(Rep. Geoff Davis, R-Ky. (4th CD), issued the following press release)
On May 17 the US House approved the Fiscal Year 2006 Homeland Security Appropriations bill totaling $30.85 billion for operations and activities of the Department of Homeland Security.
The bill provides $19.4 billion for border protection, immigration enforcement, hiring of Border Patrol agents, and vehicle and cargo inspection technology, among other items. It also contains $3.6 billion for first responders, fire fighters and emergency management. The Transportation Security Administration and the Federal Air Marshals, which both fall under the Department of Homeland Security, will see $6.4 billion for operations related to improving transportation safety.
“Congress has taken monumental steps forward to protect our country by strengthening our homeland security,” said Congressman Geoff Davis. “This appropriations bill is important so that we can continue funding operations critical to keeping us safe here at home.”
The appropriations bill also includes some necessary oversight provisions designed to make the Department of Homeland Security more responsive to Congress. Since its inception, the Department has repeatedly refused to provide Congress with detailed spending plans and has disregarded direction to implement critical national policies.
There are more than $485 million in funding reductions because Congress was not given information it requested about programs and operations, and more than $310 million in funding is being withheld until the Department performs certain action, such as implementing new air-cargo screening standards, developing a comprehensive border-security enforcement strategy and submitting a plan to install explosive-detection technologies at airports.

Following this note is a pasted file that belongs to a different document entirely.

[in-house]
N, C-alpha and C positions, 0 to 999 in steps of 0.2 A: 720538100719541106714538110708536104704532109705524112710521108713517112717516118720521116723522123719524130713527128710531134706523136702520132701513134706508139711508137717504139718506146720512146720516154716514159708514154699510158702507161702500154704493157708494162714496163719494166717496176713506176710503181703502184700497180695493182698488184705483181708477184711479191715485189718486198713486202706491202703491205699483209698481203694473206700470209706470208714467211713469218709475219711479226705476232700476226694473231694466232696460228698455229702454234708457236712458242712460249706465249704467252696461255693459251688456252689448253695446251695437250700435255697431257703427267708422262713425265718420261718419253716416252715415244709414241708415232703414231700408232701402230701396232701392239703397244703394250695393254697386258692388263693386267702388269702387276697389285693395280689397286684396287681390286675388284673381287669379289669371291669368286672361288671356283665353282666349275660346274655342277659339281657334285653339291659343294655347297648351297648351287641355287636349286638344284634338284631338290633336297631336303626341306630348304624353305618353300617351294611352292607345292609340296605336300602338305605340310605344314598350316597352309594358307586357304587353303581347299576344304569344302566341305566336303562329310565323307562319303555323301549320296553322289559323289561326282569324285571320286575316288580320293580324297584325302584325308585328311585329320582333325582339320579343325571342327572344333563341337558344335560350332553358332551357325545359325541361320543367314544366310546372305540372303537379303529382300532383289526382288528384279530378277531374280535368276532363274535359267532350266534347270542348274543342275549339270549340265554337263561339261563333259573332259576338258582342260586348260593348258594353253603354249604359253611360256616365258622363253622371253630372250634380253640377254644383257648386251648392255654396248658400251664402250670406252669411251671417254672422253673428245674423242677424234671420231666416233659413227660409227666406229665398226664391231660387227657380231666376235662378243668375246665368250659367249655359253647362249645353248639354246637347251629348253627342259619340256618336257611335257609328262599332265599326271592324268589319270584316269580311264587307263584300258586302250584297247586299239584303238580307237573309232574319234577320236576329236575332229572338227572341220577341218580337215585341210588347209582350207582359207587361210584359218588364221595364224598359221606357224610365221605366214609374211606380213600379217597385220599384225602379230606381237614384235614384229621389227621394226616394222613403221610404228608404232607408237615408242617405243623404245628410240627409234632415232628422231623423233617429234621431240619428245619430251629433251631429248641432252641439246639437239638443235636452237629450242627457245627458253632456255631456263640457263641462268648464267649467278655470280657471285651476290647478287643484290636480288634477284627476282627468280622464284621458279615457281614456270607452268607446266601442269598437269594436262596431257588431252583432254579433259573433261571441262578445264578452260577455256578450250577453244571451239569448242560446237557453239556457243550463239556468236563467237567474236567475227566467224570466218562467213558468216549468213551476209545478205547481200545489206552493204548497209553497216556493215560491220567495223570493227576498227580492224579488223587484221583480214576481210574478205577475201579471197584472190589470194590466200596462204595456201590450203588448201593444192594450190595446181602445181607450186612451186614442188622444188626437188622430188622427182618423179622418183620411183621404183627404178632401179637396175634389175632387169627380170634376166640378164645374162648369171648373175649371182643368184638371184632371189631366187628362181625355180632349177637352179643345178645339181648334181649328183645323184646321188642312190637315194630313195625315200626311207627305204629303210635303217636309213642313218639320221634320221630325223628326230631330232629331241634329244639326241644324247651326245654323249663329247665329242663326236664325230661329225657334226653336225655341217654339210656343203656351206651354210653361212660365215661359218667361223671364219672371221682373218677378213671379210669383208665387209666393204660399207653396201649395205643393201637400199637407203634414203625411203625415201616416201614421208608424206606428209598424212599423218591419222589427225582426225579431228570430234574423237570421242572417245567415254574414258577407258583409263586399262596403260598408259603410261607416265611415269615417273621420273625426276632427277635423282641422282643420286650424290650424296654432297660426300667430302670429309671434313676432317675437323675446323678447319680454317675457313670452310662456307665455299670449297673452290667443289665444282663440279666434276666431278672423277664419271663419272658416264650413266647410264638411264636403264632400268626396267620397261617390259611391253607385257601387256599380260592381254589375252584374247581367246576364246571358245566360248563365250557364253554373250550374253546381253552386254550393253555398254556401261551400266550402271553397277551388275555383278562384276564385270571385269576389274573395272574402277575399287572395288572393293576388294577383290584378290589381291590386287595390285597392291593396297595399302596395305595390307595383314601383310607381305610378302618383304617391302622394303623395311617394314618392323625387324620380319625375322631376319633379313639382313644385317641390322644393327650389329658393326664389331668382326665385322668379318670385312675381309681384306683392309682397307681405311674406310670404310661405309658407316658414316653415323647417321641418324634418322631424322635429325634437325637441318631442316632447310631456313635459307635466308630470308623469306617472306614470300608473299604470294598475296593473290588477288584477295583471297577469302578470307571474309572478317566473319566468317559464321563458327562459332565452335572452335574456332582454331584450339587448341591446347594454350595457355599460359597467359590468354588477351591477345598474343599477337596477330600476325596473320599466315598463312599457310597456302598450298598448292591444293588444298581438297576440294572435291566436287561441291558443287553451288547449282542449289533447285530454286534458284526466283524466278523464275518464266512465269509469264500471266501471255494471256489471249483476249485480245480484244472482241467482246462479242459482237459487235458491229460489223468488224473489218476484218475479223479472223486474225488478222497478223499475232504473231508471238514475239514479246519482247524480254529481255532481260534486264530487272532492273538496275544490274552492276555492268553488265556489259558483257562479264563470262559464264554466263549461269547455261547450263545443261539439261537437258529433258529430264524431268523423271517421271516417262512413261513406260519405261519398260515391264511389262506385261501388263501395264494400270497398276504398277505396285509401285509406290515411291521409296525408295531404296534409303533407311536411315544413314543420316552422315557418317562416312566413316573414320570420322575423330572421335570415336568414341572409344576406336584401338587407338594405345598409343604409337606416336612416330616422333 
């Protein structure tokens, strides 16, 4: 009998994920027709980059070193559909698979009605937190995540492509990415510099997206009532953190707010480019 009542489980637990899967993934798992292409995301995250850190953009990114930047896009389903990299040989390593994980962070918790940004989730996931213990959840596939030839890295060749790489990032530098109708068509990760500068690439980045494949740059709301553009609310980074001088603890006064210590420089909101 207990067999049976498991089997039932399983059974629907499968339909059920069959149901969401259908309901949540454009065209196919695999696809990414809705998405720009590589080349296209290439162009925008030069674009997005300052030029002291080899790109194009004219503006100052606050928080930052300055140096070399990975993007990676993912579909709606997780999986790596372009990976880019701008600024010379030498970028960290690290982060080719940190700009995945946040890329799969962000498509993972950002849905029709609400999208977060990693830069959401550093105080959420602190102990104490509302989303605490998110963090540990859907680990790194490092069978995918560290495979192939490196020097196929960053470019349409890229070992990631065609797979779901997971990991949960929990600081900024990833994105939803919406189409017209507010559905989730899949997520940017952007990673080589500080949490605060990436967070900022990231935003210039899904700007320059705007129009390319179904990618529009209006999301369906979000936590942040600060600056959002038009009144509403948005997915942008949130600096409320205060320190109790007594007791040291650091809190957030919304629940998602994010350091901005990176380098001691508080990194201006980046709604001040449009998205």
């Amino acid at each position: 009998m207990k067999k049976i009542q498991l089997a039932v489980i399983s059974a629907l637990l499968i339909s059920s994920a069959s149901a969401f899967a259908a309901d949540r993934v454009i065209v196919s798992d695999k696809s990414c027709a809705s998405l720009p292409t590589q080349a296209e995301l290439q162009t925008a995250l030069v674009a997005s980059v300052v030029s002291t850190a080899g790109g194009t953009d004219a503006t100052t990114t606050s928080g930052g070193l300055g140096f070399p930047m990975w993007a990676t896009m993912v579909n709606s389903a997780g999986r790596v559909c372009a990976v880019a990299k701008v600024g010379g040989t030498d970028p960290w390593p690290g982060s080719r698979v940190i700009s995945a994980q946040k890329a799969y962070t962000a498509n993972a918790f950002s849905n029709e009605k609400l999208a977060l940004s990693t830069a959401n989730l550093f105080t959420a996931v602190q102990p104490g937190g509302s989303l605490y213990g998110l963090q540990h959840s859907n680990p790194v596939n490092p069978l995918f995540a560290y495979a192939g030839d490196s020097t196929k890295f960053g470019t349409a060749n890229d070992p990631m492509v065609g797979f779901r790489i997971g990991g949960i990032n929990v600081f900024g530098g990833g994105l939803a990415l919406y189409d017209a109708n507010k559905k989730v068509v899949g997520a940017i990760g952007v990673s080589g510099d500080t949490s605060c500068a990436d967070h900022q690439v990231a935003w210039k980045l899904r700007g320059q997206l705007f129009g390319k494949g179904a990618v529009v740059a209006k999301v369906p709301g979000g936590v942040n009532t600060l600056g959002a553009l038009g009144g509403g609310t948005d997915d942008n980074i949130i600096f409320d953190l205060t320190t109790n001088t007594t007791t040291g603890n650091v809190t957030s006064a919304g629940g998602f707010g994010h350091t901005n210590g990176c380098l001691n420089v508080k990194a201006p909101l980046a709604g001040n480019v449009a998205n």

The oversight provisions either reduce or withhold funding because of overdue reports or withhold or reduce funding due to a lack of responsiveness to Congress. The Transportation Security Agency headquarters is down $50 million until it submits a plan to deploy explosive-detection systems at airports and a spending plan to procure these systems on an airport-by-airport basis.
This is critical to the Fourth District since the Cincinnati/Northern Kentucky International Airport is still without a fully automated baggage-screening process. Currently, highly-trained baggage screeners are hand-carrying bags from the conveyor belt to the explosive-detection machine and then back to the conveyor belt. Not only does this contribute to workplace injuries, but the skills of these screeners are being wasted.
“The TSA still has not given a satisfactory answer as to why the Cincinnati/Northern Kentucky International Airport does not have a fully automated system,” Davis said. “It’s unfortunate that Congress has to take the drastic step of withholding or reducing funding, but it seems to be the only way to prevent the Department of Homeland Security from running roughshod over us as we attempt to account for taxpayer dollars.
“If the only way we can force the Department to be accountable is to reduce or withhold funding, then that is what we will do. And let this serve as a warning to other departments and agencies: When Congress asks how you are spending taxpayer dollars, you better be ready to answer.” (US Fed News)